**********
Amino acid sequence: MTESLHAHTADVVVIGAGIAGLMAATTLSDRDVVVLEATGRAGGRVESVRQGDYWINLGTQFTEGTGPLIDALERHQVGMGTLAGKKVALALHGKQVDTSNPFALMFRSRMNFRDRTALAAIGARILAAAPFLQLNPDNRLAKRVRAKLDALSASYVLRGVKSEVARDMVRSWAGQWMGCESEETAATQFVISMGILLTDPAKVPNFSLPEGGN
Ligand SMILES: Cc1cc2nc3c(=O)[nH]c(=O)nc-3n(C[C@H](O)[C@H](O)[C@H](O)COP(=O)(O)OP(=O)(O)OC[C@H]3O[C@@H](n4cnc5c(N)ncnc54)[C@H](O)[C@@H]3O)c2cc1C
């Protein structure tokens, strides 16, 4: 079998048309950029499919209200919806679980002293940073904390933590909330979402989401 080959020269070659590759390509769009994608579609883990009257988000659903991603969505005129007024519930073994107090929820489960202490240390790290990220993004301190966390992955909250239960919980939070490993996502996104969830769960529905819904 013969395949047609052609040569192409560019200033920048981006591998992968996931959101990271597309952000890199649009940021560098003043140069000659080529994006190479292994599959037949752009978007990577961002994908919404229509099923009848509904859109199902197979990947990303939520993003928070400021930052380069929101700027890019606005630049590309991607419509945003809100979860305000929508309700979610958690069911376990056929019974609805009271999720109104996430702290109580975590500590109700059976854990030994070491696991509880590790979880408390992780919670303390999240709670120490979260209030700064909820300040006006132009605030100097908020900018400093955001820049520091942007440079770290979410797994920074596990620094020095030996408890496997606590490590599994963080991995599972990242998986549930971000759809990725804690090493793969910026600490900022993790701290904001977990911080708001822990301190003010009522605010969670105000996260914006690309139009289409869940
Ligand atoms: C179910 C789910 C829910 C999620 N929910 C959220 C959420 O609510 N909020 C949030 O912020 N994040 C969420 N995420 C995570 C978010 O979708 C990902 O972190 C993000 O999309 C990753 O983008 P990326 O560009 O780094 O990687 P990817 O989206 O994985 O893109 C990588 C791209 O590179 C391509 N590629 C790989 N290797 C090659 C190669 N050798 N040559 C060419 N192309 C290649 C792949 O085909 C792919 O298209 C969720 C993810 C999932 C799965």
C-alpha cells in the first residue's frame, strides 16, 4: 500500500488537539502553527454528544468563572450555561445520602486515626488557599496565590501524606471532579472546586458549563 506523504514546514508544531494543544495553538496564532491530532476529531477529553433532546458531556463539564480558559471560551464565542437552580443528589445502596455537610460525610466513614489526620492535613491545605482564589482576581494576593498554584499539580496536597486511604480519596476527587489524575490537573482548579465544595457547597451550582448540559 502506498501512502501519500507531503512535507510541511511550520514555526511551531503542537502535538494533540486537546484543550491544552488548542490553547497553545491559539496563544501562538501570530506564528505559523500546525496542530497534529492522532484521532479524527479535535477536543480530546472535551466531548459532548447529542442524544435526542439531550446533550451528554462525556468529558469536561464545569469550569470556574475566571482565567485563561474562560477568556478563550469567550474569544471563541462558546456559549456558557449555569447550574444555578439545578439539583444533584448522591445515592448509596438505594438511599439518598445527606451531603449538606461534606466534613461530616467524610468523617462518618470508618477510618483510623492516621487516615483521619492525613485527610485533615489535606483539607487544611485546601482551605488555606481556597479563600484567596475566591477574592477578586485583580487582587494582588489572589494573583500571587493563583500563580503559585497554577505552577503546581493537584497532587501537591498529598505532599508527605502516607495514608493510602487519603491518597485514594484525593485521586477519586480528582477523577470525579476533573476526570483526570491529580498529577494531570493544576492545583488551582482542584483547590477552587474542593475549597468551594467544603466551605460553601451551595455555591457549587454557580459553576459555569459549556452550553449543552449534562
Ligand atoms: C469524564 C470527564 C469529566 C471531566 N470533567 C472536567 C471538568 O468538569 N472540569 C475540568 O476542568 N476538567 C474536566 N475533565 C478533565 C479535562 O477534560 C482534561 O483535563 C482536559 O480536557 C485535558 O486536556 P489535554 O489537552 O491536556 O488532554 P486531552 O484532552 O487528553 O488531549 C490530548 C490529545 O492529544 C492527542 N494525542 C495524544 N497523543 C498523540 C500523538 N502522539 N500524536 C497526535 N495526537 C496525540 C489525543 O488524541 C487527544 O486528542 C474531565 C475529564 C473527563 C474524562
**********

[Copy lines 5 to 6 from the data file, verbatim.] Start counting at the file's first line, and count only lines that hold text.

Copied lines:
C-alpha cells in the first residue's frame, strides 16, 4: 500500500488537539502553527454528544468563572450555561445520602486515626488557599496565590501524606471532579472546586458549563 506523504514546514508544531494543544495553538496564532491530532476529531477529553433532546458531556463539564480558559471560551464565542437552580443528589445502596455537610460525610466513614489526620492535613491545605482564589482576581494576593498554584499539580496536597486511604480519596476527587489524575490537573482548579465544595457547597451550582448540559 502506498501512502501519500507531503512535507510541511511550520514555526511551531503542537502535538494533540486537546484543550491544552488548542490553547497553545491559539496563544501562538501570530506564528505559523500546525496542530497534529492522532484521532479524527479535535477536543480530546472535551466531548459532548447529542442524544435526542439531550446533550451528554462525556468529558469536561464545569469550569470556574475566571482565567485563561474562560477568556478563550469567550474569544471563541462558546456559549456558557449555569447550574444555578439545578439539583444533584448522591445515592448509596438505594438511599439518598445527606451531603449538606461534606466534613461530616467524610468523617462518618470508618477510618483510623492516621487516615483521619492525613485527610485533615489535606483539607487544611485546601482551605488555606481556597479563600484567596475566591477574592477578586485583580487582587494582588489572589494573583500571587493563583500563580503559585497554577505552577503546581493537584497532587501537591498529598505532599508527605502516607495514608493510602487519603491518597485514594484525593485521586477519586480528582477523577470525579476533573476526570483526570491529580498529577494531570493544576492545583488551582482542584483547590477552587474542593475549597468551594467544603466551605460553601451551595455555591457549587454557580459553576459555569459549556452550553449543552449534562
Ligand atoms: C469524564 C470527564 C469529566 C471531566 N470533567 C472536567 C471538568 O468538569 N472540569 C475540568 O476542568 N476538567 C474536566 N475533565 C478533565 C479535562 O477534560 C482534561 O483535563 C482536559 O480536557 C485535558 O486536556 P489535554 O489537552 O491536556 O488532554 P486531552 O484532552 O487528553 O488531549 C490530548 C490529545 O492529544 C492527542 N494525542 C495524544 N497523543 C498523540 C500523538 N502522539 N500524536 C497526535 N495526537 C496525540 C489525543 O488524541 C487527544 O486528542 C474531565 C475529564 C473527563 C474524562